Archive for the ‘Weight Loss’ Category


Friday, May 8th, 2009

Climate. The effects of cold on the fat loss response to exercise have been studied extensively and have been reviewed by Professor Roy Shephard of Toronto University in Canada.9 Basically results show that repeated and prolonged moderate exercise in a cold environment creates a greater energy deficit than in a warm environment. Shephard’s group demonstrated this with Canadian soldiers on manoeuvres in the Arctic. The fat loss of these men was compared with that of soldiers in mainland Canada in the summer, whilst on an identical dietary and exercise regime.

Explanations for the extra effects of the cold include an altered sensitivity of catecholamine receptors, and increased thermogenesis through shivering. Endurance activity in the cold appears to have specific fat loss benefits, although this effect seems to be less well developed in men than in women. Exercising in the Arctic is obviously the extreme situation, but it probably carries some lessons for fat loss in extreme conditions. Exercise in the cold may give added advantages in therapy for obesity, provided vigorous exercise is not attempted with cold muscles.

Conversely, over-heating by rugging up with warm clothing while exercising, as is often done in an attempt to ‘sweat off fat, may be counter-productive for fat loss. The loss of sweat may result in some weight loss but much of it will be fluid loss.

The body maintains an optimal core temperature of around 37.5°C. In a hot environment, the body has to work to prevent its core temperature from rising. However, the human system for cooling (i.e. Sweating) is passive and costs little extra energy and there is also a natural decrease in energy use to allow dissipation of heat For this reason, techniques of over-heating (i.e. such as saunas and steam baths) are likely to have little long term effect on body mass other than a decrease in body weight through loss of water from sweating.

Myth-information. It is usually believed that heat treatments are better for fat loss than cold. However, it takes less energy for the body to passively cool itself than it does to maintain body heat. Theoretically then, a freezer would be a better fat loss treatment than a sauna bath.



Friday, May 8th, 2009

Overfatness has typically been inferred from measures of body mass, such as weight or body mass index. Mass is not always a good measure of fatness, because of the influence of muscle and other lean body tissue. However, measures of body mass index (BMI) still show a correlation with disease risk, and particularly mortality levels, or the risks of premature death. Mortality levels have a ‘tick-shaped’ association with BMI with the highest risks of mortality at increasing levels of obesity over a BMI of 25. There is also a slightly increased risk of mortality at BMI levels below 20, which is largely explained by the presence of existing disease and smoking, both of which are causes of lower weight and higher mortality.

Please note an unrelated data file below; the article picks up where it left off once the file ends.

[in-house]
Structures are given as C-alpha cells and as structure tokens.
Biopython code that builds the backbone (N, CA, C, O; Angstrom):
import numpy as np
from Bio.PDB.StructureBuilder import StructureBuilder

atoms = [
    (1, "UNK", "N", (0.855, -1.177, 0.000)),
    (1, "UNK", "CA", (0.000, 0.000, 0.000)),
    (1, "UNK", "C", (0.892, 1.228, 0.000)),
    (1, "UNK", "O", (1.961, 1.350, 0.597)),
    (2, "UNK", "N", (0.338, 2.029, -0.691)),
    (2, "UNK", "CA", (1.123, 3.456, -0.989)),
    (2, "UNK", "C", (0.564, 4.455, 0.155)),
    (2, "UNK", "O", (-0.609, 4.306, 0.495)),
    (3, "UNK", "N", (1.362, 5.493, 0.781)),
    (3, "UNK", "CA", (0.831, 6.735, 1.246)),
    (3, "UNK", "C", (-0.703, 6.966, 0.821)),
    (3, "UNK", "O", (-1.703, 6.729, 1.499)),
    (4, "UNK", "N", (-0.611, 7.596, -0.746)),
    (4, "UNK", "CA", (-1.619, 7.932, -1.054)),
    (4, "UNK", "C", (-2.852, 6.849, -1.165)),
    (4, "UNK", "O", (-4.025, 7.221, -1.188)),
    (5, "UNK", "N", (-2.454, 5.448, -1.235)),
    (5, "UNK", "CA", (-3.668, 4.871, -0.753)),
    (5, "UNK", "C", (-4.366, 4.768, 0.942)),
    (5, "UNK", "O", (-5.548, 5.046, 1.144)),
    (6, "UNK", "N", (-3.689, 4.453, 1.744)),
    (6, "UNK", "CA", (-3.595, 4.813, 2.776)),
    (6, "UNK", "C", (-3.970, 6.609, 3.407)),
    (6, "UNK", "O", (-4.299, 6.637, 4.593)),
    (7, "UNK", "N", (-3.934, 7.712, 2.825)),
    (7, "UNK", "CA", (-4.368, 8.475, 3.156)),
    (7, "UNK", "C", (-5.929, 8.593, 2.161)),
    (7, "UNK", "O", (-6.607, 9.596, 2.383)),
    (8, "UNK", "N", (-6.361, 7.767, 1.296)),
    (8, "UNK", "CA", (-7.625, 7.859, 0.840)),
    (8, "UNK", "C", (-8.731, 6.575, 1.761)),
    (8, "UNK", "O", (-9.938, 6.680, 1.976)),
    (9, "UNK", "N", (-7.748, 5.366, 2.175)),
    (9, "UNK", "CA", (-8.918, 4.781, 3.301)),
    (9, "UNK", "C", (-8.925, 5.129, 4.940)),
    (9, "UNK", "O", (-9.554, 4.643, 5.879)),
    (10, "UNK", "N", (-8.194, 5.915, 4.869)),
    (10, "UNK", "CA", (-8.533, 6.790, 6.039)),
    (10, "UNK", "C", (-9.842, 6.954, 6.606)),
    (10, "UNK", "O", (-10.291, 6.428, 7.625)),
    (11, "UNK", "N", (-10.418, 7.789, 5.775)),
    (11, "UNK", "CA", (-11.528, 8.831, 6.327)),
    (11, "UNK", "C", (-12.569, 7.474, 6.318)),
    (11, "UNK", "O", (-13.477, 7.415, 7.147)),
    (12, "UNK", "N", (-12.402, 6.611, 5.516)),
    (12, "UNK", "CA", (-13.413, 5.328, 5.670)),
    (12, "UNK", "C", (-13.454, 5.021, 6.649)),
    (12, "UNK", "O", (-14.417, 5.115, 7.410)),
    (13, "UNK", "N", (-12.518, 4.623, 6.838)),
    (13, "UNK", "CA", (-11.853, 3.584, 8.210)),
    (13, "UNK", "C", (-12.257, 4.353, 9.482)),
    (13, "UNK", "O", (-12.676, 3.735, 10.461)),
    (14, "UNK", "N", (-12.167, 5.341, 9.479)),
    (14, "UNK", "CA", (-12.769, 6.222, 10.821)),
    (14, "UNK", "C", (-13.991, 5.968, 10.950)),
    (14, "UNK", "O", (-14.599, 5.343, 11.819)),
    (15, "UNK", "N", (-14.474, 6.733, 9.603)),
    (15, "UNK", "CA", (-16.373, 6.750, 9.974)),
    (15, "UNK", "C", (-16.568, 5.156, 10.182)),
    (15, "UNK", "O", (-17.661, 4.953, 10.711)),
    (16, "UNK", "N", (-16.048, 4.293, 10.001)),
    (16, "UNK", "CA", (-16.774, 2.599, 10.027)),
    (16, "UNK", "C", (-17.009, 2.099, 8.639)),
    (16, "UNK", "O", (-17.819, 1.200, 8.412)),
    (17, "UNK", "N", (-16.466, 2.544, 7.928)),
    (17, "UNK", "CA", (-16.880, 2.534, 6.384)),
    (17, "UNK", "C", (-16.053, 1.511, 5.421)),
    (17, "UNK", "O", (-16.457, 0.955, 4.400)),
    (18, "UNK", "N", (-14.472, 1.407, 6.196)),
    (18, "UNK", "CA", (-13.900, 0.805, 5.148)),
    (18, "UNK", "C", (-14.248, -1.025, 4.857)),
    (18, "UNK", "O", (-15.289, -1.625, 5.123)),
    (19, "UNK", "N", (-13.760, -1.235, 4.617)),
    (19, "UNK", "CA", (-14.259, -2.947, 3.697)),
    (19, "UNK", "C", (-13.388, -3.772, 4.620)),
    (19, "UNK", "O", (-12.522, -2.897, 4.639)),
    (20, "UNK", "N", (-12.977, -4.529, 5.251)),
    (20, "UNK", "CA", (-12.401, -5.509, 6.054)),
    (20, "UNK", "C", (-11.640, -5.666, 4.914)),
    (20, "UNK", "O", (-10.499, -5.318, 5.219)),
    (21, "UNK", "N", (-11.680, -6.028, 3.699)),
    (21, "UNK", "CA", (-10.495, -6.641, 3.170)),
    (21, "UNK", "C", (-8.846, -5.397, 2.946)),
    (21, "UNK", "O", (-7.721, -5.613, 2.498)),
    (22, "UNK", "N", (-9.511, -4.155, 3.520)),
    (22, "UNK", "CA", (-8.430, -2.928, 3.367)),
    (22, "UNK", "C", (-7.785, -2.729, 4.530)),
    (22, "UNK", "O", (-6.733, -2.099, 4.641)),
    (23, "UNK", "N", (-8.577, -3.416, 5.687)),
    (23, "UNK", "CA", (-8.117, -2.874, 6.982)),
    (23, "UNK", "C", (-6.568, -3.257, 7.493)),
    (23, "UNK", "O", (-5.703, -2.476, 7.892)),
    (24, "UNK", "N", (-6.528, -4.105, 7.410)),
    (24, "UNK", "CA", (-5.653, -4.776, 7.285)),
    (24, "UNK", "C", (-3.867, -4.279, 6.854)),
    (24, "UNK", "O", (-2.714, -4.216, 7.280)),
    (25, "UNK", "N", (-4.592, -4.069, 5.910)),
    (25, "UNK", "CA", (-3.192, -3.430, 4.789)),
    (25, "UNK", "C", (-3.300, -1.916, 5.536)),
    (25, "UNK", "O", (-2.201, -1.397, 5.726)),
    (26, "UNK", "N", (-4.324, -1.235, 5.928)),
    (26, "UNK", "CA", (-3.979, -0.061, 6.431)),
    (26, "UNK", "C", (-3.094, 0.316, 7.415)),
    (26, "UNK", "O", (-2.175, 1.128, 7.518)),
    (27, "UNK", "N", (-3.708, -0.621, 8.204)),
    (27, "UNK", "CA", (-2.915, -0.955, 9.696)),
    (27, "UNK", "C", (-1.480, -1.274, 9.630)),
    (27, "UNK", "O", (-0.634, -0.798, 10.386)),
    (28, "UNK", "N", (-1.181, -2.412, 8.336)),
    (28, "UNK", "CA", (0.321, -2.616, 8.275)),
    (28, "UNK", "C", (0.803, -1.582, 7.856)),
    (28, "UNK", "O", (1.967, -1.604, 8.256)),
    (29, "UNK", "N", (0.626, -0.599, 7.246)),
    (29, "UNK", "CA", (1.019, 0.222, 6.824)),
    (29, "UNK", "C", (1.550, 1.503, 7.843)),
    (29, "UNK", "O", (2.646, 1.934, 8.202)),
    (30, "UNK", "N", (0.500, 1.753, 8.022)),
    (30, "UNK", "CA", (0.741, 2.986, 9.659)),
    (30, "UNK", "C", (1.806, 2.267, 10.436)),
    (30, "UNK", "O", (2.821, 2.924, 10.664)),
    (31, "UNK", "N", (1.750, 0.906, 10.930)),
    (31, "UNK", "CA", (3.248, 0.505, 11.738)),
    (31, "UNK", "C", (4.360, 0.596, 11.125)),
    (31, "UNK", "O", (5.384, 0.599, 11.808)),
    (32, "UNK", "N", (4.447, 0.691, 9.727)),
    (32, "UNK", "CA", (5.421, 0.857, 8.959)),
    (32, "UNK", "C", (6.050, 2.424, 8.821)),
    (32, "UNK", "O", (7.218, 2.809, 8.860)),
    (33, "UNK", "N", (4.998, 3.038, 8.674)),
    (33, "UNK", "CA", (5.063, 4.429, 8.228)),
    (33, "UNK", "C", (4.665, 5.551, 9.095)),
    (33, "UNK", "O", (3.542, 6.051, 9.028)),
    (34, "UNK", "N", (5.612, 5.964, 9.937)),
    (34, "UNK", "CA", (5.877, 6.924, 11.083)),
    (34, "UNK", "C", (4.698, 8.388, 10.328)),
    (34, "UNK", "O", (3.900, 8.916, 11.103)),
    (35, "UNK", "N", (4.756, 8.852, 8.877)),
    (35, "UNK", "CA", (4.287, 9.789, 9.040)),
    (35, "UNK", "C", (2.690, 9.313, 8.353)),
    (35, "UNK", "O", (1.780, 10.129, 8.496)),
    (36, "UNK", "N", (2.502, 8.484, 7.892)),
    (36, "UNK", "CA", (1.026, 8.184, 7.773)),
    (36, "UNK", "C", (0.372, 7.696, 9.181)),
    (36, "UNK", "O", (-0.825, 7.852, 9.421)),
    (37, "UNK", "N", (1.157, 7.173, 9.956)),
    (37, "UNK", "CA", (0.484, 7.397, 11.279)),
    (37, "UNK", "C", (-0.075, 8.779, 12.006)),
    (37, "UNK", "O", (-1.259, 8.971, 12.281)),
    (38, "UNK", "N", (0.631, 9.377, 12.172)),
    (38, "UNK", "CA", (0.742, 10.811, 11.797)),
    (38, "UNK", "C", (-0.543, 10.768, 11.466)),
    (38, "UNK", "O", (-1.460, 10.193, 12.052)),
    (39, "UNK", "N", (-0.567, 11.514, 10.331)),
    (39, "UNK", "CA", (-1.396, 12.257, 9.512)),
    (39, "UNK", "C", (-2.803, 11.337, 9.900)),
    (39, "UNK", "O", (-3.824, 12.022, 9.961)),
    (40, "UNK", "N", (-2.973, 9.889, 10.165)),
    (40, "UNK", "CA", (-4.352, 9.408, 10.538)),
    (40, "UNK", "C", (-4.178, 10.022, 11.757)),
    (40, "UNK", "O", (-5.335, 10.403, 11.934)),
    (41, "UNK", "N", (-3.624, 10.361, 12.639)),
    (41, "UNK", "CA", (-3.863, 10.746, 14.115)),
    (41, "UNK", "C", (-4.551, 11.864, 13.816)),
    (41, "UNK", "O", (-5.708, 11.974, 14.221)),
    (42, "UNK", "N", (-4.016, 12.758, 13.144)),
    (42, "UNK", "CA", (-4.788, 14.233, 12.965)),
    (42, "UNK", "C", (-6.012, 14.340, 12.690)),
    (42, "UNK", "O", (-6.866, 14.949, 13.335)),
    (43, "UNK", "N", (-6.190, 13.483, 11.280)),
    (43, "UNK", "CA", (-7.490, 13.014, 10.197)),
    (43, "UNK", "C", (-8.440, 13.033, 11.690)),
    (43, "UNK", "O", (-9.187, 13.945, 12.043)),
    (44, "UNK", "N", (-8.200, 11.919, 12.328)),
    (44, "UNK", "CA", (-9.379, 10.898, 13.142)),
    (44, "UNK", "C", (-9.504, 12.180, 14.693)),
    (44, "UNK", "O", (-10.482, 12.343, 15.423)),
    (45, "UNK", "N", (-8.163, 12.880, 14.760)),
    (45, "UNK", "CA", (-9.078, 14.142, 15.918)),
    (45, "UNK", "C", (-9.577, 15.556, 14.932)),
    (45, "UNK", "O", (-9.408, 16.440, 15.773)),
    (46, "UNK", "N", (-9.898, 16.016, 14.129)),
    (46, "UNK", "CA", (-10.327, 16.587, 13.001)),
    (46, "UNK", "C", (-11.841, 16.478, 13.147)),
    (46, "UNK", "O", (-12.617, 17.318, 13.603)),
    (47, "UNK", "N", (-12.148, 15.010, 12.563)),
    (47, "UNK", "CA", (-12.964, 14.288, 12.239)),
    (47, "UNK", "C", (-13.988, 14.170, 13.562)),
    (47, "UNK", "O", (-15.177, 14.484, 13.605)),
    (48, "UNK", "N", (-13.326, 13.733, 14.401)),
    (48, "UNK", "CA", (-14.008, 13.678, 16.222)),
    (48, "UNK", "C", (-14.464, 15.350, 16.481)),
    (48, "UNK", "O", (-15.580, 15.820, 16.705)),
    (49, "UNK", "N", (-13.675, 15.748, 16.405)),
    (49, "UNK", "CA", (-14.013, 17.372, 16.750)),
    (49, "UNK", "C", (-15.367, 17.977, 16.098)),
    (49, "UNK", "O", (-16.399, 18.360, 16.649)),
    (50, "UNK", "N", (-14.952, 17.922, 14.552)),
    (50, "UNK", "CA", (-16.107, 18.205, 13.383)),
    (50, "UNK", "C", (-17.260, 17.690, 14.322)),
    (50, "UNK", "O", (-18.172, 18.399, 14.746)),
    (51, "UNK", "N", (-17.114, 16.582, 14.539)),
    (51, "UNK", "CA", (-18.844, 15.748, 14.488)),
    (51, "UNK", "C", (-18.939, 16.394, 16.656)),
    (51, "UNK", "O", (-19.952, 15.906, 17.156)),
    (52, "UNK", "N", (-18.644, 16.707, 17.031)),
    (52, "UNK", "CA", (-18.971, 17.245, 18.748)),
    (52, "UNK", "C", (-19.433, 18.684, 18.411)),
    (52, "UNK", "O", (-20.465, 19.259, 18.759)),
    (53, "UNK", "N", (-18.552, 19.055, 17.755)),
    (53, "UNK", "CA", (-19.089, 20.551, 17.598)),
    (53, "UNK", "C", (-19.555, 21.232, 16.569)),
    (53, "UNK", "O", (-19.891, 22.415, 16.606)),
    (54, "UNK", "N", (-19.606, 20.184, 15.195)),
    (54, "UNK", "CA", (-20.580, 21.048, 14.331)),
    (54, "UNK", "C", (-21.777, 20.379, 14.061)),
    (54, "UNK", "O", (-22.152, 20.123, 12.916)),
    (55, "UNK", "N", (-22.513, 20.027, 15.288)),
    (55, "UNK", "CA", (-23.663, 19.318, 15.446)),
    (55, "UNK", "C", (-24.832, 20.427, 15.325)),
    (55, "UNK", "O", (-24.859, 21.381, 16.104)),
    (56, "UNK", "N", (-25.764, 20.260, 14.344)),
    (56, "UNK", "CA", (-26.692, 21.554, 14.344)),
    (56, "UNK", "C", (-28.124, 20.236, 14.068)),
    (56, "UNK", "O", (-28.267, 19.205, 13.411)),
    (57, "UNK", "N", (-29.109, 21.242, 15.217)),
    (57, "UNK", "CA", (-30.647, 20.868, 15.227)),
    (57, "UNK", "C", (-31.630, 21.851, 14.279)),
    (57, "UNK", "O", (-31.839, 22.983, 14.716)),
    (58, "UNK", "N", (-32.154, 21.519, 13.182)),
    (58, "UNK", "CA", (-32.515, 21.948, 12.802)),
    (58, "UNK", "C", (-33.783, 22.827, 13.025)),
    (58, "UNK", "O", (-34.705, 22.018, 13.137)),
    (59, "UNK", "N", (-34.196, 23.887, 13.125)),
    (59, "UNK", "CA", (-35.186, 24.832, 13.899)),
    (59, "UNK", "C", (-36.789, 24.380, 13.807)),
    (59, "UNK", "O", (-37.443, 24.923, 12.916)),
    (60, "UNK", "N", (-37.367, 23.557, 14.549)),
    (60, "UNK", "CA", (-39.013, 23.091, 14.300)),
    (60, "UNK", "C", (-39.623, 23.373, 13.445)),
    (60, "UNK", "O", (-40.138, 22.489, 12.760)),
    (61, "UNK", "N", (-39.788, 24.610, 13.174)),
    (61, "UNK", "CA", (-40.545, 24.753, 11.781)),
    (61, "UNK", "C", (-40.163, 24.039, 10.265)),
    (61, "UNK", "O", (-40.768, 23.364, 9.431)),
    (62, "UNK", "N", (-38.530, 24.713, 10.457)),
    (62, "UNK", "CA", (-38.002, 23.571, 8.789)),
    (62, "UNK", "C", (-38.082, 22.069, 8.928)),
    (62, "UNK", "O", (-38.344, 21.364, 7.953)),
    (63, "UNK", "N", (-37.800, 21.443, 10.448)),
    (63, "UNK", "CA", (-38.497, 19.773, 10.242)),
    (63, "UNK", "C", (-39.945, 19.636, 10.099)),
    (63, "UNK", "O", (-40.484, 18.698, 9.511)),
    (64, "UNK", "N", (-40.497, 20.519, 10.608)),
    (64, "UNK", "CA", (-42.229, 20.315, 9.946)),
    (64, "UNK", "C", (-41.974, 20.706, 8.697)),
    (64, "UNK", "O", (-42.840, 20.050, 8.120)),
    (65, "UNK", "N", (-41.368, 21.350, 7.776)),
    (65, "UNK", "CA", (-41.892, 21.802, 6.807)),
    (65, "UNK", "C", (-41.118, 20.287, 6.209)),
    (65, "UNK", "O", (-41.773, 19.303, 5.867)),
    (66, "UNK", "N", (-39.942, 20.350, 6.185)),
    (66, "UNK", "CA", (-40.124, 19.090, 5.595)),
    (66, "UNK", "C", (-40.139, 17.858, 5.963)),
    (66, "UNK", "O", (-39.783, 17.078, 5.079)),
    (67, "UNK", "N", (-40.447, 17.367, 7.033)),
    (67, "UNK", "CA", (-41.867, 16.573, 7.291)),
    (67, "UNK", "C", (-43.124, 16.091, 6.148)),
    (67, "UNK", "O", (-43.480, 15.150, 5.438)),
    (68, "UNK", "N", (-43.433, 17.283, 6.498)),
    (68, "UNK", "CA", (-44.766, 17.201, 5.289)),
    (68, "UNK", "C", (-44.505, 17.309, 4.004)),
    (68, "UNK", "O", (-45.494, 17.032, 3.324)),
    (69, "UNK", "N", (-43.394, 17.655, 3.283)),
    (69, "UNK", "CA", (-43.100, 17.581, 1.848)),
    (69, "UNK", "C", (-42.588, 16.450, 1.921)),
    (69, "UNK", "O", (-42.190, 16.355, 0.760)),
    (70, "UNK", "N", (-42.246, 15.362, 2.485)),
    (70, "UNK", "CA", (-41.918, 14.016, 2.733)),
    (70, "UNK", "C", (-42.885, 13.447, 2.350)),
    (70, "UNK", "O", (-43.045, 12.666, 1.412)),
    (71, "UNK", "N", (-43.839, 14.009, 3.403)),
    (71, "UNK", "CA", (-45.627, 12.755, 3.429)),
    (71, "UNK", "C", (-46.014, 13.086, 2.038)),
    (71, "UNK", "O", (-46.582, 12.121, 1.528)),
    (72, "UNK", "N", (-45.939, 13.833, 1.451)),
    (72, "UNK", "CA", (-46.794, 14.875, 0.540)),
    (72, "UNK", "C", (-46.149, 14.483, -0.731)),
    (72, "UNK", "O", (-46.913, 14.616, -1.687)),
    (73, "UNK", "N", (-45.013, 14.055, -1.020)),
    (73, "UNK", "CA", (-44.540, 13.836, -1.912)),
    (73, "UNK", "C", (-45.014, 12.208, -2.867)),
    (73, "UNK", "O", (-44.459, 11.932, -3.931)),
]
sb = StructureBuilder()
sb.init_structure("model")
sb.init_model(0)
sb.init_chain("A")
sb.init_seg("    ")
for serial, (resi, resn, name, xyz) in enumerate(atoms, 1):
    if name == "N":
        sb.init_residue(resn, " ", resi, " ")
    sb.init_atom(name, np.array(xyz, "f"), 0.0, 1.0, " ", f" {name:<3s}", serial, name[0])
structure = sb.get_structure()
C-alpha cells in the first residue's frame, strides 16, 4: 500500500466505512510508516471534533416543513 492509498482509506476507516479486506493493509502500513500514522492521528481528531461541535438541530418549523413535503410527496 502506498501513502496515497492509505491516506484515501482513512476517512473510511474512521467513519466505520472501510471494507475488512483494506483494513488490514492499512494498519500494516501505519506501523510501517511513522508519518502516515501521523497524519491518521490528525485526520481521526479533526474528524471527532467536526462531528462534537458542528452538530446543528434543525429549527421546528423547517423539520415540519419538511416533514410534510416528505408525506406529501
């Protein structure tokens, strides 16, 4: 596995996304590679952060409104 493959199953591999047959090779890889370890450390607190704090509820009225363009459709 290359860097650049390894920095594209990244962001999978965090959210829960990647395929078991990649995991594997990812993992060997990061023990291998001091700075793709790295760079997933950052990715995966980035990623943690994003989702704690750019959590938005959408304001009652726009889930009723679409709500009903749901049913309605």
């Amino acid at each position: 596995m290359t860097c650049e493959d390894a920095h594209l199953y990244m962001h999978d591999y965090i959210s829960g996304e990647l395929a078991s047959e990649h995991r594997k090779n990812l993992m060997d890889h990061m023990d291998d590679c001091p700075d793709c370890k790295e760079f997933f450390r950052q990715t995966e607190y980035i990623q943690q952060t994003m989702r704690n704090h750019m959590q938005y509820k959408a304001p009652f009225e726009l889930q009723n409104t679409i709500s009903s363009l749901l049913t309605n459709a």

Fat is the highest source of food energy that can be obtained (9kcal/g compared with 4.5kcal/g for carbohydrate or protein), so fatty foods would have had survival value in a hunter-gatherer

environment. Relative risk (RR) is an indication of the proportional increase in risk of disease from a standard measure of 1.0. Hence, a RR of 2.0 means the risk of contracting that disease is twice that of someone with a normal BMI.



Thursday, April 23rd, 2009

If you’re prone to bingeing, don’t worry. You can stop it and take control of your eating habits. But first you must understand why it happens. What sorts of things cause you to overeat? For some people, the cause is stress, loneliness, anger, or sadness. For others, it’s dining out with friends or having a good time at a party.

Reading your food diary can help you recognize and anticipate the emotions or situations that lead to your binges. As you become more aware of what’s setting you off, you can avoid those situations and find other, nonfood sources of comfort. ©

If you feel that you are heading for a binge or if you catch your- ^ self in the middle of one, you can still stop it. Simply walk away— <s-leave everything where it is and get out of the house. A brisk walk «* around the block can give you time to think about what’s making <5 you want to eat. Once you get back home, you’ll have a new perspective on the situation, and you may realize that you’re not interested in eating after all.

There may be times when you’re nursing a craving—say, for chocolate mocha almond ice cream—that you have no choice but to go ahead and help yourself. Not to a huge bowl, mind you. And definitely not to the whole carton. Scoop out a single serving and put the rest back in the freezer. Then really that ice cream. Let each spoonful melt in your mouth and wash over all of your tastebuds.

When worse comes to worst and you indulge in an all-night bingefest, don’t berate yourself afterward. You have to accept what happened and move on. There’s no point in kicking yourself because you messed up. Just be sure to add a half-hour to your next workout, and be extra careful about what you eat for the next few days.